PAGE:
by Gordon Franz

    A Plausible Historical Illustration of 1 Peter 3:1-6

    The Apostle Peter wrote his first epistle from Rome about AD 43. In this letter, he admonishes wives to “be submissive to your own husbands, that even if some do not obey the word, they, without a word, may be won by the conduct of their wives, when they observe your chaste conduct accompanied by fear” (3:1-2, NKJV). He might have had Valeria Messalina, the 18 year old wife of Emperor Claudius, in the back of his mind as an ironic contrast when he penned these verses.

    Messalina was born in AD 25 and married her nearly 50 year old uncle Emperor Claudius at the tender age of 14 or 15. She became his third wife and bore him two children, Britannicus and Claudia Octavia. She reigned as empress for about 8 years until her sexual appetite got the best of her. She was caught by her husband in an adulterous relationship with Gaius Silius, the most handsome man in Rome, as well as being involved in a planned coup and was forced to do the honorable thing – commit suicide in AD 48 (Vagi 1:157-158; 2:271-272; Wend 1999:20-23; Rose 1999:48-49).

    While in Rome, Peter would have heard some of the gossip circulating around the city about the Imperial family. Among other things, Messalina was a devotee of the Greek goddess Hera (Juno was her Roman counterpart), the goddess and patron of marriage (Motte and Pirenne-Delforge 1996:683; RPC I/1:249).

    Yet it seems Messalina would sneak out of the palace after she was sure her husband was fast asleep and work the night shift at a local house of ill-repute (Juvenal, Satire 6:115-132; LCL 93; see also Pliny, Natural History 10:172; LCL 3:401). She also had a reputation of arranging orgies for the upper class women in the palace while Claudius was away (Dio Cassius, Roman History (60) 18:1-2; LCL 7:413). Messalina apparently was anything but a submissive and chaste wife! In fact, in her arrogance, she had no fear of anybody, including the Lord Jesus or her husband the emperor!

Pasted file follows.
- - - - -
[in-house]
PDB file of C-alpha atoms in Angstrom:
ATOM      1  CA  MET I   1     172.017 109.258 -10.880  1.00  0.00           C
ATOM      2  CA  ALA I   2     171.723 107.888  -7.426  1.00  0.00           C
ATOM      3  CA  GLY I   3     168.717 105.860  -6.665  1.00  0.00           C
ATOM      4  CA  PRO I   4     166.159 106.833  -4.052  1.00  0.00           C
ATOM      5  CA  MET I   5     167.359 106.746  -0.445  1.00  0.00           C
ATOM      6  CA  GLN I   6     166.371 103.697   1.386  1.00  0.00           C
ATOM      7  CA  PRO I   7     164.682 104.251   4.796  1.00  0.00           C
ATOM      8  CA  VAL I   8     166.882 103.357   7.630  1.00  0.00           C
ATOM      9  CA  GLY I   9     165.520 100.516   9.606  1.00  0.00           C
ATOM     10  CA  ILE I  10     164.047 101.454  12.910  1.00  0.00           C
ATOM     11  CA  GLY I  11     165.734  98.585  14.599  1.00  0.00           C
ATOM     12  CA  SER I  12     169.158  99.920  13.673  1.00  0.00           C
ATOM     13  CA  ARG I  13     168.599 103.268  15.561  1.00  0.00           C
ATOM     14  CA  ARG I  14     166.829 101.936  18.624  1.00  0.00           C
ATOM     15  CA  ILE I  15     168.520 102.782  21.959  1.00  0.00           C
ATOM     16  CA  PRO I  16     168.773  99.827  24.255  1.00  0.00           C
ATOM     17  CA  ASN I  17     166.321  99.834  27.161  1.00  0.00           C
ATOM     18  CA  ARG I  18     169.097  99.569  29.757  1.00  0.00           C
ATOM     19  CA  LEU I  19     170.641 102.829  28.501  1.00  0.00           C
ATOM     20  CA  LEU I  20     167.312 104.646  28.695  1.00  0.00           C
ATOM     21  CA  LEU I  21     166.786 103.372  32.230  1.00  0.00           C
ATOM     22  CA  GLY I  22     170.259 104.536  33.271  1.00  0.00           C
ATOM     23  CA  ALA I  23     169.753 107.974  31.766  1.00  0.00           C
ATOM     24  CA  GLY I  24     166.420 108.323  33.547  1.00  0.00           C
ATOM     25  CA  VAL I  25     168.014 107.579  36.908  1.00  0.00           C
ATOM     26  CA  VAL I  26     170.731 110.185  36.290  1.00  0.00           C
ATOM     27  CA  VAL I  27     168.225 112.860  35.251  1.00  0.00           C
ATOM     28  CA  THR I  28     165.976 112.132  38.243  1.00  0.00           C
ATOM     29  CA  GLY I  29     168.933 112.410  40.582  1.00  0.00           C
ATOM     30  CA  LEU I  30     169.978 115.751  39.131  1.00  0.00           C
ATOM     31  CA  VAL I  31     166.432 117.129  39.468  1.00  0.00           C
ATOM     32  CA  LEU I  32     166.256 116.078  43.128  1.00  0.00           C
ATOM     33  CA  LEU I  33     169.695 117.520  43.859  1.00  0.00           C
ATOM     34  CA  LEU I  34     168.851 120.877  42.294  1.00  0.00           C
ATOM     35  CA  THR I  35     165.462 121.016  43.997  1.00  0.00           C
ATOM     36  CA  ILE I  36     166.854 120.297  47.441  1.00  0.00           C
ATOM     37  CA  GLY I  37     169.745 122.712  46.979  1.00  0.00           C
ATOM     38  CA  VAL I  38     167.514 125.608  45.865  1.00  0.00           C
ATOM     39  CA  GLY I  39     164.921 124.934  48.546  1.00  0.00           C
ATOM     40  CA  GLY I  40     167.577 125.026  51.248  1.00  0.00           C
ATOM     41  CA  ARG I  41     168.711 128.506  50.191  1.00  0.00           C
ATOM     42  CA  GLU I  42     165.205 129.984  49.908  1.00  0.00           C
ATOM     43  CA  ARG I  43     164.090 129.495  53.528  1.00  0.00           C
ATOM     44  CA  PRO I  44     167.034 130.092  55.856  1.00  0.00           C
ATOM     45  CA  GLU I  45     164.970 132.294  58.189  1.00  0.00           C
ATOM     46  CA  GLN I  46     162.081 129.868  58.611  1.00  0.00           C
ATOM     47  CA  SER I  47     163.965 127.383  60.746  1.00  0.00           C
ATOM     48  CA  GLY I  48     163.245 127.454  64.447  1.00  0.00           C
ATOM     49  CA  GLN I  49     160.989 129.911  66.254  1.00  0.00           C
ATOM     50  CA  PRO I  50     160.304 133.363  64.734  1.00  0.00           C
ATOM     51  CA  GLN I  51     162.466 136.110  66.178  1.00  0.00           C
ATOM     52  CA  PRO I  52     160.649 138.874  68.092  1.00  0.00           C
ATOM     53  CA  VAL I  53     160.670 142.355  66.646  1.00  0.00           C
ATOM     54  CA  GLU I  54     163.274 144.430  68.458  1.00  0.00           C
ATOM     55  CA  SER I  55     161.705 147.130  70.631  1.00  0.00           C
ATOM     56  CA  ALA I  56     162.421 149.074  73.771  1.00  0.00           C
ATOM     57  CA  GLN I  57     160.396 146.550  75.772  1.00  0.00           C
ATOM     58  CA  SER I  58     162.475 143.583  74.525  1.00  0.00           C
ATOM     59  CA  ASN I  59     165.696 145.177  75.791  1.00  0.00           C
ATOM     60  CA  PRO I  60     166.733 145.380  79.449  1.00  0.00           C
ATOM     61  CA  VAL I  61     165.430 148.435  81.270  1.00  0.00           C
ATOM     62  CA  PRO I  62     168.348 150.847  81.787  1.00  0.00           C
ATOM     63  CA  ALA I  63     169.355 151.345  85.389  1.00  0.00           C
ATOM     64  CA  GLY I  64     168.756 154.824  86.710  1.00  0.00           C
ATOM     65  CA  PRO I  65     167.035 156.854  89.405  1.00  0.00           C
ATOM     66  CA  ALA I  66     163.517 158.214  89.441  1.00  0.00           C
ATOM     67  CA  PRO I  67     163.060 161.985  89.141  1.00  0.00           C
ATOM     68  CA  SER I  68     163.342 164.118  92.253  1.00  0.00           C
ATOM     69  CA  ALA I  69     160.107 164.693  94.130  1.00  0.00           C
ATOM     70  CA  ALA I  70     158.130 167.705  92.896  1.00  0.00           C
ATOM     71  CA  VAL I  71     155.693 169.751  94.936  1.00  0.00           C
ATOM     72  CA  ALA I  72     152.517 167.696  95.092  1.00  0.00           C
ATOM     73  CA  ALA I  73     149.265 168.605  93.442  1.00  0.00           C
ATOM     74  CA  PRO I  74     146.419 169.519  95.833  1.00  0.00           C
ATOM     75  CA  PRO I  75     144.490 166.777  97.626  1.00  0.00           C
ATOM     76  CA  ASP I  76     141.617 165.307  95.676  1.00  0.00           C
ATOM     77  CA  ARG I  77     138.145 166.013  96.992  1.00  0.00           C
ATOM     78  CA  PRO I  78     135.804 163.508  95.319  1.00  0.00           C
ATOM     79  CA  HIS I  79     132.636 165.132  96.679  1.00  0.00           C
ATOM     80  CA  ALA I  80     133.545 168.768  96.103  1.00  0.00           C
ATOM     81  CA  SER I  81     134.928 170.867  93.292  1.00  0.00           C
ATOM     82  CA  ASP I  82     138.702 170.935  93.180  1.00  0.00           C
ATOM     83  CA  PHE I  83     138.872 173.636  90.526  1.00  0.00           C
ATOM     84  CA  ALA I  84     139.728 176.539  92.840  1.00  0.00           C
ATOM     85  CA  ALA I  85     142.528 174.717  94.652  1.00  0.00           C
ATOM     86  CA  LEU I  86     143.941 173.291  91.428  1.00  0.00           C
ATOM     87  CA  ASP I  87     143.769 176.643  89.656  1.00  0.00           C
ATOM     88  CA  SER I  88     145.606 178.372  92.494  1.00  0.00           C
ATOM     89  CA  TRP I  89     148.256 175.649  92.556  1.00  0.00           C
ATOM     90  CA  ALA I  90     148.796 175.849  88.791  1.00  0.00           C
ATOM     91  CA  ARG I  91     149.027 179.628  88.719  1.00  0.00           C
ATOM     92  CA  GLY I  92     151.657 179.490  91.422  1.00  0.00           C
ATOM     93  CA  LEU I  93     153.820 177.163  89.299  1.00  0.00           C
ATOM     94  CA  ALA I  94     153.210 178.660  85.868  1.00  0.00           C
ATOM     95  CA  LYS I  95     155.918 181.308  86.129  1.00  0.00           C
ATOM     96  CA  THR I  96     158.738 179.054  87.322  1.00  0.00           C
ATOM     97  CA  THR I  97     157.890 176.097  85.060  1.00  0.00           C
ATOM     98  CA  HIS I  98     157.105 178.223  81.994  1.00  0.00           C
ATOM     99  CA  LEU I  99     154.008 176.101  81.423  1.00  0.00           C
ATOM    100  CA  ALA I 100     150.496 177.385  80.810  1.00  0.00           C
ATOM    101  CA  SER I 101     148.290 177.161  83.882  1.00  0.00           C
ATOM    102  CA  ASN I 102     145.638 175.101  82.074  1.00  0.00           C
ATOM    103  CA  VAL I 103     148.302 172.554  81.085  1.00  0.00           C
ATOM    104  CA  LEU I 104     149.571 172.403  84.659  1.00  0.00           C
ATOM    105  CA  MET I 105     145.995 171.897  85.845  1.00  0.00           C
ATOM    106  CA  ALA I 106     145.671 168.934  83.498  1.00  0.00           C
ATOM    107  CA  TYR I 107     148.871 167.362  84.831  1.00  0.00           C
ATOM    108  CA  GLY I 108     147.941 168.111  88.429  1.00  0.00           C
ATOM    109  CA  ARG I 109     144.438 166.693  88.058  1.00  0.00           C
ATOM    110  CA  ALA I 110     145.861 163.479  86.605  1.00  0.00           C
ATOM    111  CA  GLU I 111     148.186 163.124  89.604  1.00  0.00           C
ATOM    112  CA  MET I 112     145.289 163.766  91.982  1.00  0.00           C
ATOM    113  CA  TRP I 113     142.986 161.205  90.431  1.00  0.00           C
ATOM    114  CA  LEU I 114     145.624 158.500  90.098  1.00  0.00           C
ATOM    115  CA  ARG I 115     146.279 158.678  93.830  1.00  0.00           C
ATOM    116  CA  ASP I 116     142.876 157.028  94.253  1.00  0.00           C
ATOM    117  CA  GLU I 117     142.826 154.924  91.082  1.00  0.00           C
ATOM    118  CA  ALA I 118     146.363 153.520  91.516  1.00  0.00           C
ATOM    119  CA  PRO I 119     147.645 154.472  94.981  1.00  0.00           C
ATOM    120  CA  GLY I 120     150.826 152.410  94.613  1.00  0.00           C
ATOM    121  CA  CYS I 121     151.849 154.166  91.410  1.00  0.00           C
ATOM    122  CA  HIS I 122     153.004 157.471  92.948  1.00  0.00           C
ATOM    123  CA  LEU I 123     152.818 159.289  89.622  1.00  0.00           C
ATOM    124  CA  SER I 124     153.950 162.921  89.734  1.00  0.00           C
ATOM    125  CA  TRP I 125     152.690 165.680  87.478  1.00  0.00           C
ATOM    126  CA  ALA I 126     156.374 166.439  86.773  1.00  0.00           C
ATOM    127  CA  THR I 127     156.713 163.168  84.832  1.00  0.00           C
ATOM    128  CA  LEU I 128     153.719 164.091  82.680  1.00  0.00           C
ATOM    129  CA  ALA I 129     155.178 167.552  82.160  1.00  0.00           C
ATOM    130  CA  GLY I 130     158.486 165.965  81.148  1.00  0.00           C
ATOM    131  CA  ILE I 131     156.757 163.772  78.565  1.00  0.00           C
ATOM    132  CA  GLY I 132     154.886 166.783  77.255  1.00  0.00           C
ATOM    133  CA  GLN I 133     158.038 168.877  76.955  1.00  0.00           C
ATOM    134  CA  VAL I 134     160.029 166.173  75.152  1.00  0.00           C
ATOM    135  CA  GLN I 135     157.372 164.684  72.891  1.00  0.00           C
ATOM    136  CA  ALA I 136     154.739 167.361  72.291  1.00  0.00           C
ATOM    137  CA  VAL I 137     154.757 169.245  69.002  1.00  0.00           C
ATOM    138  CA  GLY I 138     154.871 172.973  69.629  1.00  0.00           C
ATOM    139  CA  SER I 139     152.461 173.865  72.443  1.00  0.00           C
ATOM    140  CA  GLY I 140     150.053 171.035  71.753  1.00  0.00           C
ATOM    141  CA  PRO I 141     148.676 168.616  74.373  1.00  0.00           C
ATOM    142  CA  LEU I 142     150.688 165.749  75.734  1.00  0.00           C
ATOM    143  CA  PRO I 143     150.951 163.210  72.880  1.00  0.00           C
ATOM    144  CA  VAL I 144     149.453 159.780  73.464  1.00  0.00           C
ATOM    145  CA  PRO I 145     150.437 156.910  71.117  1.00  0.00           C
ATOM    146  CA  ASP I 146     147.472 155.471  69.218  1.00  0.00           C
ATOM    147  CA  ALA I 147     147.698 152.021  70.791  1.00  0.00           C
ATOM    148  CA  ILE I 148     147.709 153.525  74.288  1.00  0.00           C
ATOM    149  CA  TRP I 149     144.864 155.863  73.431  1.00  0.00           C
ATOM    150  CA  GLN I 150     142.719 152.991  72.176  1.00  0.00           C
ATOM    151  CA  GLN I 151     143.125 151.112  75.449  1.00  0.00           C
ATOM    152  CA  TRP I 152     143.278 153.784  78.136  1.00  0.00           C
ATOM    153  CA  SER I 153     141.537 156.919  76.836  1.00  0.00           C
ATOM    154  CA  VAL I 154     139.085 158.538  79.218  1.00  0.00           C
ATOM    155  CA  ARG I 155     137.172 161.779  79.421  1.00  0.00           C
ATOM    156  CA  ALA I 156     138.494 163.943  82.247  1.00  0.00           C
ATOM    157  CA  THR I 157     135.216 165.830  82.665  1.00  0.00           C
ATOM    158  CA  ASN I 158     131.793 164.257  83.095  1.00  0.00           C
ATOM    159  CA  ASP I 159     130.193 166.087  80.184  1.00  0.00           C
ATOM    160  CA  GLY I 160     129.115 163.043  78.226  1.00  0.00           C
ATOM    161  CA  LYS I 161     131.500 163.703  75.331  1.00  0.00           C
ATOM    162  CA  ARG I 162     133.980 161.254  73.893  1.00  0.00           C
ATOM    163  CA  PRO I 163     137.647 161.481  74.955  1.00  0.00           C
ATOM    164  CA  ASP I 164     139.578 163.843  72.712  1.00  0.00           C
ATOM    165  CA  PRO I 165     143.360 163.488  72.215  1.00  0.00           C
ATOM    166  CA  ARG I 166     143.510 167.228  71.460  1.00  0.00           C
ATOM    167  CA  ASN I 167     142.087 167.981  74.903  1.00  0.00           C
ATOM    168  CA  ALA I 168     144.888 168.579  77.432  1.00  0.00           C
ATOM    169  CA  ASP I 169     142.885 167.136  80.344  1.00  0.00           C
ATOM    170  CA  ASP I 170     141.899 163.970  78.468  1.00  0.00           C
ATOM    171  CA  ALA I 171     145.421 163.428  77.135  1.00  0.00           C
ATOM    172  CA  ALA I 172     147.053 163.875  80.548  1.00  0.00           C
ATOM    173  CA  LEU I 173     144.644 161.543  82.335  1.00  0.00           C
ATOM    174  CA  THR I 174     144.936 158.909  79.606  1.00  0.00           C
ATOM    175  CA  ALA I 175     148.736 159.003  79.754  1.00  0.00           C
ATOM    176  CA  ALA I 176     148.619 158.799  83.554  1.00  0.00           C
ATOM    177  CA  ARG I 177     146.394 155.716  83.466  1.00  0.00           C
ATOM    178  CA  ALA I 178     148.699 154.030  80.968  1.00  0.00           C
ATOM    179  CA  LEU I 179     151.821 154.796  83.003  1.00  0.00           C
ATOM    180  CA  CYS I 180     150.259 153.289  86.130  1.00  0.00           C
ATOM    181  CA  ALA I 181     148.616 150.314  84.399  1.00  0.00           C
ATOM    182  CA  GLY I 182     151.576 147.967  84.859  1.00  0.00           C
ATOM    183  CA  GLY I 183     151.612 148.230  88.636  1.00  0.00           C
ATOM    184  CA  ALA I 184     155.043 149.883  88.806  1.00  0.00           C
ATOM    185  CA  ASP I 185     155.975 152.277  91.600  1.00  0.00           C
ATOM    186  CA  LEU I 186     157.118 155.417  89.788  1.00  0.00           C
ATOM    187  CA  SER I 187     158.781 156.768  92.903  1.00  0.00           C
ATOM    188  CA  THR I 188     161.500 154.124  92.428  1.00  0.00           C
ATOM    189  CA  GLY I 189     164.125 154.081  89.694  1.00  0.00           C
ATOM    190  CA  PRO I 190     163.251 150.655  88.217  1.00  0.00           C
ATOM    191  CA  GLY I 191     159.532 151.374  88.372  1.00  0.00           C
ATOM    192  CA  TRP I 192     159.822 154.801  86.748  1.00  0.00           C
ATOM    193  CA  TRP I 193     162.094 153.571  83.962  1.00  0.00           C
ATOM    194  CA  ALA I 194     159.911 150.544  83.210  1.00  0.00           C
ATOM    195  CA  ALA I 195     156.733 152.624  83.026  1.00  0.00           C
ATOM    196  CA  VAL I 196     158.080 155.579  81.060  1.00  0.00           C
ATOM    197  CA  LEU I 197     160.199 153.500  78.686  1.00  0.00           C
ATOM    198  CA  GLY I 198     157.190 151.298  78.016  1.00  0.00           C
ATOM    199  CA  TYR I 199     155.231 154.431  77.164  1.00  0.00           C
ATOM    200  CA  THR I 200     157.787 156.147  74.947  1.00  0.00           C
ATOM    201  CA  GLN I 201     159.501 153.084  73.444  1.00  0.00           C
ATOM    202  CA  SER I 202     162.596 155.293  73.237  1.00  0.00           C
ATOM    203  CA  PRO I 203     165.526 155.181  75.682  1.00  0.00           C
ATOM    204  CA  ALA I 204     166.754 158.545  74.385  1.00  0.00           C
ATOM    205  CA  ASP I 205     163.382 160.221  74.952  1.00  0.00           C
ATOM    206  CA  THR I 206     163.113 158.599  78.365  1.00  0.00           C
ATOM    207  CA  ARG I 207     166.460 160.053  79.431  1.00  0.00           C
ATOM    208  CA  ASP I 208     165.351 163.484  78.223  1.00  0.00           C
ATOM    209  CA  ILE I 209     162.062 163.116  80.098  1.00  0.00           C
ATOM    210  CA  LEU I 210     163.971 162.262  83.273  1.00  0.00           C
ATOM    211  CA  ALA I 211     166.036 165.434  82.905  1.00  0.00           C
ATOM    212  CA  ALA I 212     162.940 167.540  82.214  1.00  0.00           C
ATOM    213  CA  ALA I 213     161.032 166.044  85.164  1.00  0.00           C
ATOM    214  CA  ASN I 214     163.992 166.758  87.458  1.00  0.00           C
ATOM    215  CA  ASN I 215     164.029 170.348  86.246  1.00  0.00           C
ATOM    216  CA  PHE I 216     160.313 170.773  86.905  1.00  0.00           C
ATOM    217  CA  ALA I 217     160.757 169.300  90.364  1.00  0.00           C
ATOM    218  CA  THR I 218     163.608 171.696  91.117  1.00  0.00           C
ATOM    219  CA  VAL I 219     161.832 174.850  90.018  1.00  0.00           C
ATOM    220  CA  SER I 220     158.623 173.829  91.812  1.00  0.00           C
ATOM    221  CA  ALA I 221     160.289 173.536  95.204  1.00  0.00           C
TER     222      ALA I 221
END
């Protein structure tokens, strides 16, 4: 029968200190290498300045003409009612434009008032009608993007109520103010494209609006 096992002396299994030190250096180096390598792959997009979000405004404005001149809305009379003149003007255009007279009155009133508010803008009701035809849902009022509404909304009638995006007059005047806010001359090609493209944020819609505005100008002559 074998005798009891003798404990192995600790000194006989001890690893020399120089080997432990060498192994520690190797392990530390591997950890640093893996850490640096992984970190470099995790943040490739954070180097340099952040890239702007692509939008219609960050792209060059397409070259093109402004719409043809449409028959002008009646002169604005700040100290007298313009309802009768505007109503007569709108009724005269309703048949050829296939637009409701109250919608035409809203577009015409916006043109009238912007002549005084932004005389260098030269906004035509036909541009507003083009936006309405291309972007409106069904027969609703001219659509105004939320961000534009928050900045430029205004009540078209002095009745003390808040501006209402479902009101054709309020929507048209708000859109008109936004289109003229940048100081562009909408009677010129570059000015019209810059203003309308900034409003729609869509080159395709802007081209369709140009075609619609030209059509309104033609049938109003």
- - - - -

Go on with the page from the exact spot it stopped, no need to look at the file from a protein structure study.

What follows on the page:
Bibliography

    Burnett, Andrew; Amandry, Michel; and Ripolles, Pere Pau

    1992 Roman Provincial Coinage. Vol. 1.  London and Paris: British Museum and Bibliotheque Nationale de France.  (Cited as RPC).
    Dio Cassius

    1924 Roman History.  Books 56-60.  Vol. 7.  Translated by E. Cary.  Cambridge, MA: Harvard University.  Loeb Classical Library.  Reprinted 2000.

    Juvenal

    1918 Satire. Translated by G. G. Ramsay.  Cambridge, MA: Harvard University.  Loeb Classical Library.  Reprinted 1993.

    Motte, Andre; and Pirenne-Delforge, Vinciane

    1996 Hera. Pp. 682-683 in Oxford Classical Dictionary. Third edition. Edited by S. Hornblower and A. Spawforth. New York and Oxford: Oxford University.

    Pliny

    1983 Natural History.  Vol. 3.  Translated by H. Rackham.  Cambridge,

    MA: Harvard University.  Loeb Classical Library.  Second Edition.

    Rose, Joe

    1999 Valeria Messalina. The Celator 13/9: 48-49.

    Vagi, David

    1999 Coinage and History of the Roman Empire. 2 Vols. Sidney, OH: Coin World.

    Wend, David

    1999 Claudius: The Man, Times and Coinage – Part III. The Celator 13/4: 20-30.